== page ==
I was going to sit down and finish up some longer writing projects this weekend. But then the shooting in Buffalo happened, where it appears that a white supremacist 18-year-old drove 200 miles to kill Black people in one of the most African-American neighborhoods in New York state.
It’s a horrifying tragedy, immediately harkening back to the 2015 mass murder at Rev. Clementa Pinckney’s church in Charleston, South Carolina. Law enforcement officials say that the murderer had researched the mass murder of 51 Muslims in Christchurch, New Zealand, in 2018.
As a Black person, I have the biggest news-generated pit in my stomach since George Floyd’s murder. It feels as if American society is becoming unmoored from its foundations and we don’t have any coordinated approach — as people on the left, as workers, and as Black people and people of color — for how to respond.
The central problem with the social media age is its neverending cacophony. Silence and contemplation are never allowed. As a result, responses to mass murder almost immediately begin to conform to folks’ prior views — on gun regulation or on white supremacy, typically, but also a broader set of assumptions about how society is and should be organized. When tensions are so high, honest conversations are difficult.
And yet, those conversations must happen — and we cannot honestly talk about racist mass murder without talking about capital and the profit system.
We are not being honest about violence if we ignore the profit motive in weapons manufacturing.
We are not being honest about racism if we ignore the profit motive in the racism that makes non-rich white people identify their problems as Black people instead of the white people who control the global economy.
We are not being honest about the context of violence if we ignore economic inequality.
We are not being honest about media-fueled hate if we ignore the profit motive in news and social media companies that make money off outrage.
In short, we are not being honest about what’s happening if we ignore how hypercapitalism brought us to this moment.
As Martin Luther King, Jr. said to his staff in 1966: “Something is wrong with capitalism. There must be a better distribution of wealth, and maybe America must move toward a democratic socialism.”
By making explicit the connection between racism and capitalism, we honor the legacy of Black thinkers who have explored this question — Langston Hughes, James Baldwin, Assata Shakur, June Jordan, Lorraine Hansberry, W.E.B. Du Bois, Paul Robeson, bell hooks, and Claudia Jones, to Robin D.G. Kelley and Keeanga-Yamahtta Taylor today.
Papering over these links between racial and economic inequality, then, is also papering over Black American intellectual history.
By skirting around the solution to the problems that all of us in the global 99 percent face, we’re not honestly diagnosing the disease and taking steps to address it in the body politic.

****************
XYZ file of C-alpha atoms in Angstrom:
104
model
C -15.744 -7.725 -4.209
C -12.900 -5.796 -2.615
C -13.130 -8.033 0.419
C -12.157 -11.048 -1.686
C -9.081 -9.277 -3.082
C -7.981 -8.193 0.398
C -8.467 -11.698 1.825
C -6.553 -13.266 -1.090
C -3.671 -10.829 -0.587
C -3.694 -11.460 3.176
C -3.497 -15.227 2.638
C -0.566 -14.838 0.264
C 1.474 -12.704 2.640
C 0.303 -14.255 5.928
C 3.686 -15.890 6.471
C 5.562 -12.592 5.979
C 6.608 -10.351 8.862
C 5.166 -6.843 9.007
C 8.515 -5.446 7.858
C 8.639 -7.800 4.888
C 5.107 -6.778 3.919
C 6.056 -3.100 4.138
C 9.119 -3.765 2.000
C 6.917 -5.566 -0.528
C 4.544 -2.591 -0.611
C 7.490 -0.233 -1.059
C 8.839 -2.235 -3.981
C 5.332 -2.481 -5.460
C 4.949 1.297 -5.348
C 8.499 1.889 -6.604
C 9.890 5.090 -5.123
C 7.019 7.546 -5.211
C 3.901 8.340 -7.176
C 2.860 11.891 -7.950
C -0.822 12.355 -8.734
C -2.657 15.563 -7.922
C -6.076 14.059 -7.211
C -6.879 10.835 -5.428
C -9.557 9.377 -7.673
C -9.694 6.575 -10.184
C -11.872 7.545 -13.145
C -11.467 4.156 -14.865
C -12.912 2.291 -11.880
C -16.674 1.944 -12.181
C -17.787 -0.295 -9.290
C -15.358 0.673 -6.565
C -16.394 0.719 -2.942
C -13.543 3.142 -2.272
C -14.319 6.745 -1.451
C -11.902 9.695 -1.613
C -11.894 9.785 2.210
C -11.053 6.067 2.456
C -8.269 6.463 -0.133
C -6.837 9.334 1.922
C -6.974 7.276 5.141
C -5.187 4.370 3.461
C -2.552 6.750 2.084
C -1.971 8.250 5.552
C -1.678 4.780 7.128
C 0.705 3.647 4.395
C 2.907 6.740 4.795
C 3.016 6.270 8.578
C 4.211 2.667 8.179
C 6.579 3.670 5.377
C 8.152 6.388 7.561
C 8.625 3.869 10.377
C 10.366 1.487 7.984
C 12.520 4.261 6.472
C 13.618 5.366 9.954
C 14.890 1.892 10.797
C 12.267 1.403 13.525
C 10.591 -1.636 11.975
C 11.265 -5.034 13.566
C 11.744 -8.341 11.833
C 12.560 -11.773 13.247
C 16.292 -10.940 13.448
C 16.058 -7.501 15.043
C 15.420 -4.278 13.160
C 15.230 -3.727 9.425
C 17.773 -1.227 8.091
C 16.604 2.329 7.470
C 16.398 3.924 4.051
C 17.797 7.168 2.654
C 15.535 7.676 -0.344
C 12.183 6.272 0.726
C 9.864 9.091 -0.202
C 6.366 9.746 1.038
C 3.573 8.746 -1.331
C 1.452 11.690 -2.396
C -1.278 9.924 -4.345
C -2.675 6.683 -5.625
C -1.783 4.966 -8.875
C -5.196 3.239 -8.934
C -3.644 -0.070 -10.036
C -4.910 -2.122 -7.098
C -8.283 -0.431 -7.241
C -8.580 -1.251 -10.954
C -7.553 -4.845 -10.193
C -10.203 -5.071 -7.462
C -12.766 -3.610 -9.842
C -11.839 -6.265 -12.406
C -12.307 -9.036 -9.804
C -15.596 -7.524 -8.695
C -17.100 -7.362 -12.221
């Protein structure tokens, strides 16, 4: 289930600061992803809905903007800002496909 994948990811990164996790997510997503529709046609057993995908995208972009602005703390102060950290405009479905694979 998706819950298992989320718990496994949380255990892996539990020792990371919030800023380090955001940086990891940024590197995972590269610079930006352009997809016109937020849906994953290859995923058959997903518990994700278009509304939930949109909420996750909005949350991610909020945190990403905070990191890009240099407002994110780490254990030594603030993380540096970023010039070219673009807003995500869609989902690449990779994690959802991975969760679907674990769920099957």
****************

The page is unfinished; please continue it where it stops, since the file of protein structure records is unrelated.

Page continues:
Particularly in the U.S. — where the socialist branch of the labor movement that brought us the eight-hour workday, the weekend, and Social Security was crushed in the McCarthy era and never recovered — we must start explaining the virtues of worker control over production and worker power in politics, and how it addresses the problem we face: The rich make every economic decision in society, while treating workers as subhuman.
“Call it democracy, or call it democratic socialism, but there must be a better distribution of wealth within this country for all God’s children,” King said.
The one percent — like Rupert Murdoch, the misanthropic owner of Fox News, and TV host Tucker Carlson — uses racism to get a portion of the white 99 percent to act against their own economic interests.
We need to reduce that one percent’s power if we are going to successfully fight racism.
“At Least We’d End Up Eating Lunch Together”
To do that, we must also acknowledge painful truths beyond merely the Republican Party’s open embrace of fascism. We must also acknowledge the Democratic Party’s complementary role creating fertile ground for that fascism.
As shown in Meltdown, Democrats’ Wall Street fealty under President Barack Obama in 2009 and 2010 — via the foreclosure crisis, bonuses to bailed out Wall Street executives, and keeping the big banks intact — created ground for the growth of the extreme right, handing far-right Republicans a midterm election victory in 2010 that thrust white nationalist Steve King into the House majority.
In 2016, then, Obama insisted on campaigning for a hated trade agreement, the Trans-Pacific Partnership, which Hillary Clinton failed to distance herself from as Trump made opposition to the agreement a centerpiece of his campaign.
Senate Democrats’ 2013 failure — thanks to conservative Democrats, including Biden allies Chris Coons (D-Del.) and Bob Casey (D-Pa.) — to confirm Obama nominee Debo Adegbile to lead the Justice Department’s Civil Rights section left the agency without a Senate-confirmed head to lead a push on voting and civil rights for the rest of Obama’s presidency.
Trump’s easily preventable 2016 victory is inseparable from the growth of the extreme right in America. A man who launched his presidential campaign by calling Mexicans “rapists” and demanding a Muslim ban, before praising an apocryphal story about genocidal General Pershing, calling violent Nazi protesters “very fine people,” and retweeting white nationalist Twitter accounts as president is sure to massively embolden extreme white nationalists, and that’s exactly what has happened.